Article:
STEVE INSKEEP, Host:
Next, we'll hear about a student who looked at the world around her and found a somewhat less-evolved version of "Dr. Jekyll and Mr. Hyde." It's an organism that dramatically transforms itself when under stress. It turns from a lethargic amoeba into a spritely, two-armed swimmer. NPR's Richard Harris has more.
RICHARD HARRIS: This is the story of an unlikely, single-celled creature named Naegleria gruberi. It lives in the dirt, under the eucalyptus trees on the UC Berkeley campus.
M: A lot of people call Naegleria a soil organism, but if you look in sort of dry, sandy soil, you won't find it.
HARRIS: Lillian Fritz-Laylin is a graduate student at Berkeley.
M: It really hates to get dried out. So you'll find it in the mud, sort of - or in the pond, or in the bottom of puddles in the woods.
HARRIS: Now, these days, when you want to see what makes an organism tick, you order up a scan of its genes. And as it happens, scientists at the Joint Genome Institute in California were sequencing a bunch of organisms, and they had a little extra room in their DNA-reading machines. So biologists at UC-Berkeley thought, what the heck, let's throw in Naegleria. Lillian Fritz-Laylin got put on the project.
M: So I started playing around, figuring out how to do that. And I really kind of fell in love, because you take this organism that oozes and is kind of slow and clumsy and basically, you just stress it out, and it becomes this really fast, fun, sort of bird-like organism.
HARRIS: It spends its days as an amoeba, lazily meandering around and scarfing up bacteria. But when it's stressed out, it grows two long, whip-like appendages called flagella. Yep, we're talking stress-induced, self- flagellation, in the mud, on the Berkeley campus.
M: Instead of a sperm, like a sperm tail, it puts the flagella in front of it, and sort of swims something akin to a breast stroke.
HARRIS: Of course, this transformation requires cobbling together a dramatically different cellular architecture to support this completely different lifestyle.
M: Naegleria's pretty amazing because it can make one of these structures entirely from scratch. And it does it really fast, within an hour to an hour and a half.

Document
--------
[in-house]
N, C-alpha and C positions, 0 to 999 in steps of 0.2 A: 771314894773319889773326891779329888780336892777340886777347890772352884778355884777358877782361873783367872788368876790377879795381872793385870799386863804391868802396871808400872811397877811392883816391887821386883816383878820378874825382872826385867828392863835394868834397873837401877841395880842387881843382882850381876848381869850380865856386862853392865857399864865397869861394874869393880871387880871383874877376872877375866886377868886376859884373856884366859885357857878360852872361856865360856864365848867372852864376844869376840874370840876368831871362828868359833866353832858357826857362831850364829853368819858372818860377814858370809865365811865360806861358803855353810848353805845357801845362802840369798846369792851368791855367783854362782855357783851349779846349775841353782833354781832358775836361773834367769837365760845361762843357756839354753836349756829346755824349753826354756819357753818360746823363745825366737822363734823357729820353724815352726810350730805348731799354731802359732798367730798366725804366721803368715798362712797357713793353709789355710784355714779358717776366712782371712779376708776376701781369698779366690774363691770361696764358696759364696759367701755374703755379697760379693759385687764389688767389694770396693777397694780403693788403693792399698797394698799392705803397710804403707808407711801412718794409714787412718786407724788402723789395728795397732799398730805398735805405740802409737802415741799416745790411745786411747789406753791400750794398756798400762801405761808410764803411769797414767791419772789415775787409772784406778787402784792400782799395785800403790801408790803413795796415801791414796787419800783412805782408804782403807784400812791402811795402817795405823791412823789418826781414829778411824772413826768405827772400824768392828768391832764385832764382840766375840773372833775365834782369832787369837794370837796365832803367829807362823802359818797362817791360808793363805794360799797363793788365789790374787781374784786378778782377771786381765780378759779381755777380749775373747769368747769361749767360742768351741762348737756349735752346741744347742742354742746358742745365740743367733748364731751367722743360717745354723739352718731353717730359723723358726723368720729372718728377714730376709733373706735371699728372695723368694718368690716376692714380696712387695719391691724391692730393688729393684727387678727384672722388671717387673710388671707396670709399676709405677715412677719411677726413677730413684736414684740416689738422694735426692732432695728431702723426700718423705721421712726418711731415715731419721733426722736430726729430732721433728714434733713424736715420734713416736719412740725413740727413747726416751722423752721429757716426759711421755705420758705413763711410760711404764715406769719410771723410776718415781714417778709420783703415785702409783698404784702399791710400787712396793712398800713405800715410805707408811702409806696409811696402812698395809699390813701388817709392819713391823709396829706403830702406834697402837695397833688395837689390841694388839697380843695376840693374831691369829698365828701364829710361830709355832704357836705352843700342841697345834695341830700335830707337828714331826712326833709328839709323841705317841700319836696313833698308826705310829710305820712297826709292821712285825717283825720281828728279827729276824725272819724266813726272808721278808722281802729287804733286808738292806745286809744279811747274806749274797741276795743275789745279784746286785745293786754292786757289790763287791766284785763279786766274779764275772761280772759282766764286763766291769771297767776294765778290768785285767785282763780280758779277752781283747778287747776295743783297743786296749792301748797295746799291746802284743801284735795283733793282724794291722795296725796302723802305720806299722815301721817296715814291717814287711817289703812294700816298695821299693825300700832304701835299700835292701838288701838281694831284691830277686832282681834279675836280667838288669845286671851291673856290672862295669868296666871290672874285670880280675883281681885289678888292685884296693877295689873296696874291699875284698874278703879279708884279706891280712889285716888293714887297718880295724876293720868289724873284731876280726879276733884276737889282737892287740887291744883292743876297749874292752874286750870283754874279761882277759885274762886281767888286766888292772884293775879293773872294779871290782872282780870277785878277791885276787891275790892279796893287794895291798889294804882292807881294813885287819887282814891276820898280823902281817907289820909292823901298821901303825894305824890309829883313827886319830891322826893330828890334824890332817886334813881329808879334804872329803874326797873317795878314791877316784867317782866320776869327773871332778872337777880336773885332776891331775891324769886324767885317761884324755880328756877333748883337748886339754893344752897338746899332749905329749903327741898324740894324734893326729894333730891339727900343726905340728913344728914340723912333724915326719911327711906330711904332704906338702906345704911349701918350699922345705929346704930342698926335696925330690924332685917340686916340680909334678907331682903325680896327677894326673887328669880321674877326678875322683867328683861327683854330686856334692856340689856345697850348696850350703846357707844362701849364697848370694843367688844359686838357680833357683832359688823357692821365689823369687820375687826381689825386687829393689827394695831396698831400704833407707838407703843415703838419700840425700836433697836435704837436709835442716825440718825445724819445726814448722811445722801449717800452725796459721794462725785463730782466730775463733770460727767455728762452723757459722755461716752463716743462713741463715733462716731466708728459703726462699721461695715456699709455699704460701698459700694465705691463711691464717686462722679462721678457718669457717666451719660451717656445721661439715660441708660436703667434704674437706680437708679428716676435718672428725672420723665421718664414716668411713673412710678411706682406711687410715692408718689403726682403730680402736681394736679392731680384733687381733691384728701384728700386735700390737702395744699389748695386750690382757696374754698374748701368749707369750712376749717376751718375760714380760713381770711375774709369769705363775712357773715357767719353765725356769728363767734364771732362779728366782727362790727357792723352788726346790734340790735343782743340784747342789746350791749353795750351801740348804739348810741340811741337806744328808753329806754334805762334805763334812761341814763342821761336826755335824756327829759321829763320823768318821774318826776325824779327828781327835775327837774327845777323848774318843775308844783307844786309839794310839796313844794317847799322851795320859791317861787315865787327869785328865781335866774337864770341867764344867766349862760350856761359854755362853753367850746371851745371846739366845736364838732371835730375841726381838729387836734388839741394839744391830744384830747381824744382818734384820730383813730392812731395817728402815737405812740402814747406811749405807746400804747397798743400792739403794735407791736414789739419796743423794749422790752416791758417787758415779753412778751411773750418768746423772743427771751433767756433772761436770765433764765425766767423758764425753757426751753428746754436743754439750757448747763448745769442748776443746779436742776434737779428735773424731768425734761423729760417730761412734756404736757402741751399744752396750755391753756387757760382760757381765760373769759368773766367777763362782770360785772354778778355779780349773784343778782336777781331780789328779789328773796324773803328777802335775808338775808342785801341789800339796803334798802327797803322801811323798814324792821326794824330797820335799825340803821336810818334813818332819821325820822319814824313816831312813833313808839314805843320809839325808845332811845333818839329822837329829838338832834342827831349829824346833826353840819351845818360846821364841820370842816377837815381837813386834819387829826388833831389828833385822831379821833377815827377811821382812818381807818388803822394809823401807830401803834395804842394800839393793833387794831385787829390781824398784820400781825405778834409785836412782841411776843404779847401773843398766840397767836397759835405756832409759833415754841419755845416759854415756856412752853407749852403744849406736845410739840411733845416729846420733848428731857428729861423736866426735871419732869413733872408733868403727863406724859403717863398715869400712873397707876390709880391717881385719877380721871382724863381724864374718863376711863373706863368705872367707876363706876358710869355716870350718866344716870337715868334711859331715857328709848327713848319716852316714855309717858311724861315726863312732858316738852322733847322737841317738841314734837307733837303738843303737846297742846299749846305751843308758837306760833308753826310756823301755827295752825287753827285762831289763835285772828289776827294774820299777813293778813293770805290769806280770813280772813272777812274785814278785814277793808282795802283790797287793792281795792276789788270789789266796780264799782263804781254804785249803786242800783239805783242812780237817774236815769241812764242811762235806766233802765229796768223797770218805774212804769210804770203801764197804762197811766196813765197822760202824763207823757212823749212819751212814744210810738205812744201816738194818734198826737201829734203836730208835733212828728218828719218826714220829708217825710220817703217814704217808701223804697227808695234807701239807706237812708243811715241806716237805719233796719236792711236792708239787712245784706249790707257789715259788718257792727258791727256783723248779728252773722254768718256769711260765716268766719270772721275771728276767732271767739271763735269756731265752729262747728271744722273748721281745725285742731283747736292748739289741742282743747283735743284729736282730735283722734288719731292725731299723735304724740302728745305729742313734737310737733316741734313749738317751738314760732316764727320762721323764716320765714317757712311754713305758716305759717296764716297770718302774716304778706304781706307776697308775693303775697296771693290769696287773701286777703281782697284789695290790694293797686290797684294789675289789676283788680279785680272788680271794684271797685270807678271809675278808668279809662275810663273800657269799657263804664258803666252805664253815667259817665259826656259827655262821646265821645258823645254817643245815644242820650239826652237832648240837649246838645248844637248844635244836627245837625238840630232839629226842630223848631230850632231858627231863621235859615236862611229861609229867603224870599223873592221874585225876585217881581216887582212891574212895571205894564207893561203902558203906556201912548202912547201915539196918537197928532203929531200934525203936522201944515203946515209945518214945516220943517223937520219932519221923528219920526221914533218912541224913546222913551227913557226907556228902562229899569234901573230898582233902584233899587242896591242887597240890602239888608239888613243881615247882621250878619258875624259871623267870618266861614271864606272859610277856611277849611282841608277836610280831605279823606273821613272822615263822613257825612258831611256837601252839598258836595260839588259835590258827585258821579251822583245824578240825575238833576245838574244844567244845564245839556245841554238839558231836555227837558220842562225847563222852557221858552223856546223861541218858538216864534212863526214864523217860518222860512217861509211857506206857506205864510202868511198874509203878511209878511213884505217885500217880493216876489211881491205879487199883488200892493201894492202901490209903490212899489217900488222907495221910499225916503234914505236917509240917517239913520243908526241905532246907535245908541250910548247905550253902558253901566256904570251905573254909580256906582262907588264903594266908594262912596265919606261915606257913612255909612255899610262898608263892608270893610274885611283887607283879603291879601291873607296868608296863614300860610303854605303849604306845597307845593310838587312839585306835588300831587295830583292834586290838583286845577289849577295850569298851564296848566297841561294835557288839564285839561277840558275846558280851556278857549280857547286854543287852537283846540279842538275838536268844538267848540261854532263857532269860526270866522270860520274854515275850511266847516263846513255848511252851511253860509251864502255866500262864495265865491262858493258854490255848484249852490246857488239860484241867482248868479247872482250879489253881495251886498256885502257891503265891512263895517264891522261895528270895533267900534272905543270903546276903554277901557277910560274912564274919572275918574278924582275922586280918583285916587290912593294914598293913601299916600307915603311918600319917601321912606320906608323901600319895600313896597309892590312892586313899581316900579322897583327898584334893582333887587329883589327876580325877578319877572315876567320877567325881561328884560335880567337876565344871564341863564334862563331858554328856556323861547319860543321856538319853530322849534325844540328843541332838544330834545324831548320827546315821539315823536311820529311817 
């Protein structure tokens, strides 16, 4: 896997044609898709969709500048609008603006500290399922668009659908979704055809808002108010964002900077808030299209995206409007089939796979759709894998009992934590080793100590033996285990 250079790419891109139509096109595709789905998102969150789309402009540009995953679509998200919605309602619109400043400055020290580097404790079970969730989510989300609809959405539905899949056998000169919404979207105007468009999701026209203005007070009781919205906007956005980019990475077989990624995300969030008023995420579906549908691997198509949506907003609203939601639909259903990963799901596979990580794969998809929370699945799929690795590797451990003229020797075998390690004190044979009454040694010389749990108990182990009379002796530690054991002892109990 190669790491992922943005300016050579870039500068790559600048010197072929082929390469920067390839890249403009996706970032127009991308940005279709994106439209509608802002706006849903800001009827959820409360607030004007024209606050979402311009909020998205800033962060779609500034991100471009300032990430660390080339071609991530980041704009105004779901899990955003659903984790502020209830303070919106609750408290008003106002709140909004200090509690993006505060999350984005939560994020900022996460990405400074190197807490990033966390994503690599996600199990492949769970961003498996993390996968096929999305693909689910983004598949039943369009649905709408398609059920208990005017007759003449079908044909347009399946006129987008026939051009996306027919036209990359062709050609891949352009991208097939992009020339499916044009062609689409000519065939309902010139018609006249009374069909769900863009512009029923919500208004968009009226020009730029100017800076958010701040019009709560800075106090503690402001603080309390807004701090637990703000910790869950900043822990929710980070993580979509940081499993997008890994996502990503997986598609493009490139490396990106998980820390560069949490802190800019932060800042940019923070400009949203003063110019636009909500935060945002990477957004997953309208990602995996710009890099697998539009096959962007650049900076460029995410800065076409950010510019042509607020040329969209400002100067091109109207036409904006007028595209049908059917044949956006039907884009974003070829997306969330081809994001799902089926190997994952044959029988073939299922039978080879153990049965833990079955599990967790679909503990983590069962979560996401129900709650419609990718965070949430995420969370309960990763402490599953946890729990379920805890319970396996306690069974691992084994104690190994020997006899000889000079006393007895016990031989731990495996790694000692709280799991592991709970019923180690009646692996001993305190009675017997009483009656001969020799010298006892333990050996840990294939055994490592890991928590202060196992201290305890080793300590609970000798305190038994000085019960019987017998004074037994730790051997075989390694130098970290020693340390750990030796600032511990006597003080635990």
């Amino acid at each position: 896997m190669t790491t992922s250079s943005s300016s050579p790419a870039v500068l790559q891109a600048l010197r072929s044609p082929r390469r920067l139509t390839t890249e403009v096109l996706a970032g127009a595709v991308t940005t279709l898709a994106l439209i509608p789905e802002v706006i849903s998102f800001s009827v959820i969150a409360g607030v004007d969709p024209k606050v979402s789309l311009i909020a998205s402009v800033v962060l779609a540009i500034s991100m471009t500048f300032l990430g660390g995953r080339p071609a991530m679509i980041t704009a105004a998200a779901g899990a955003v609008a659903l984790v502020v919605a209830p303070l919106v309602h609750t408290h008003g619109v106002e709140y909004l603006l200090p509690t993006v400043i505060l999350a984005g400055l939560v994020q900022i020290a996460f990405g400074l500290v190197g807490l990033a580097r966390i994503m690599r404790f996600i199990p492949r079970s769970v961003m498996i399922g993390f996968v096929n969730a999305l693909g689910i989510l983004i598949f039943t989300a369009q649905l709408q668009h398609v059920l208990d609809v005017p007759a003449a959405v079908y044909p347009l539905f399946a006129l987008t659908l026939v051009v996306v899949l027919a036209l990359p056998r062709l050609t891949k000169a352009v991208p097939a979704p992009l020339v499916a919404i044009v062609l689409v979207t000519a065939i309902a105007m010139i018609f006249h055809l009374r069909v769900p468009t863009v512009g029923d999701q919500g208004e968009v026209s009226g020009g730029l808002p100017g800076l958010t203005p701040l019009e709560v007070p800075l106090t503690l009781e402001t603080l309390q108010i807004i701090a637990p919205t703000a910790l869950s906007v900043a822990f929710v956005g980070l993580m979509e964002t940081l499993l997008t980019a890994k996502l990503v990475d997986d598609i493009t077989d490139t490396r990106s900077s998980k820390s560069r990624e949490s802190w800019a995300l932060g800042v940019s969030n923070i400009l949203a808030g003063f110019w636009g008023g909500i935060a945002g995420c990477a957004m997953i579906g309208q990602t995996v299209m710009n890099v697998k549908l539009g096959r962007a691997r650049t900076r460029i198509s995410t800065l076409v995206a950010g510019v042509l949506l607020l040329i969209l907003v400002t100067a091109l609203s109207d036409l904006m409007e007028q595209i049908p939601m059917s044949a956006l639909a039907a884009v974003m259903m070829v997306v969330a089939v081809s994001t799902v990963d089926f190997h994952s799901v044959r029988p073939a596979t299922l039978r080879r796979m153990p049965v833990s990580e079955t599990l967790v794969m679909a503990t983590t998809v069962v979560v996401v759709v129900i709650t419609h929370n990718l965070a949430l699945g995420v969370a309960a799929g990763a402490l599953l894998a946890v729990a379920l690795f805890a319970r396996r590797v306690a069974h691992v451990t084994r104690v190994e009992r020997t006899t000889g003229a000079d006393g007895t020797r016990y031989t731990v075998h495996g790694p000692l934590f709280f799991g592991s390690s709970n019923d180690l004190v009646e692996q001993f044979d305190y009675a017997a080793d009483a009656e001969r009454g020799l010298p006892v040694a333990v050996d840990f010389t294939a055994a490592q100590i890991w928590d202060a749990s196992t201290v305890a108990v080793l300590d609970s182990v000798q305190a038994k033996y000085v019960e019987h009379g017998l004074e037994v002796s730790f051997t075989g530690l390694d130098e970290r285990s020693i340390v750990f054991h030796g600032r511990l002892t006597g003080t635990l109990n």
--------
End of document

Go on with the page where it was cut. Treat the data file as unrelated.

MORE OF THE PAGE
HARRIS: Lillian Fritz-Laylin wanted to understand how that happens. And sure enough, there are clues in the organism's genes. She and her colleagues report in the journal Cell that this itty-bitty organism has 16 or 17,000 genes. Humans edge them out in gene count, but only by a few thousand.
That isn't so surprising, when you think of it.
M: I mean, we are very complex, but if you think about Naegleria, it's amazingly complex, because it's one cell, and it's doing a lot of the stuff that we do with our entire bodies, right?
HARRIS: Lillian Fritz-Laylin is fascinated by Naegleria because she's trying to understand how complex cells evolved. But there may be a practical payoff as well. Naegleria gruberi has a malicious cousin named fowleri, and that causes a rare human disease.
M: It's pretty nasty. So they basically - if you're swimming in water that has a lot of Naegleria fowleri and you happen to get some water up your nose, what can happen is they crawl along your olfactory axon, so basically go through your nose, into your brain and eat your brain. And you're dead pretty quickly.
HARRIS: She says nose plugs are a good idea in Naegleria-infested waters.
Richard Harris, NPR News.
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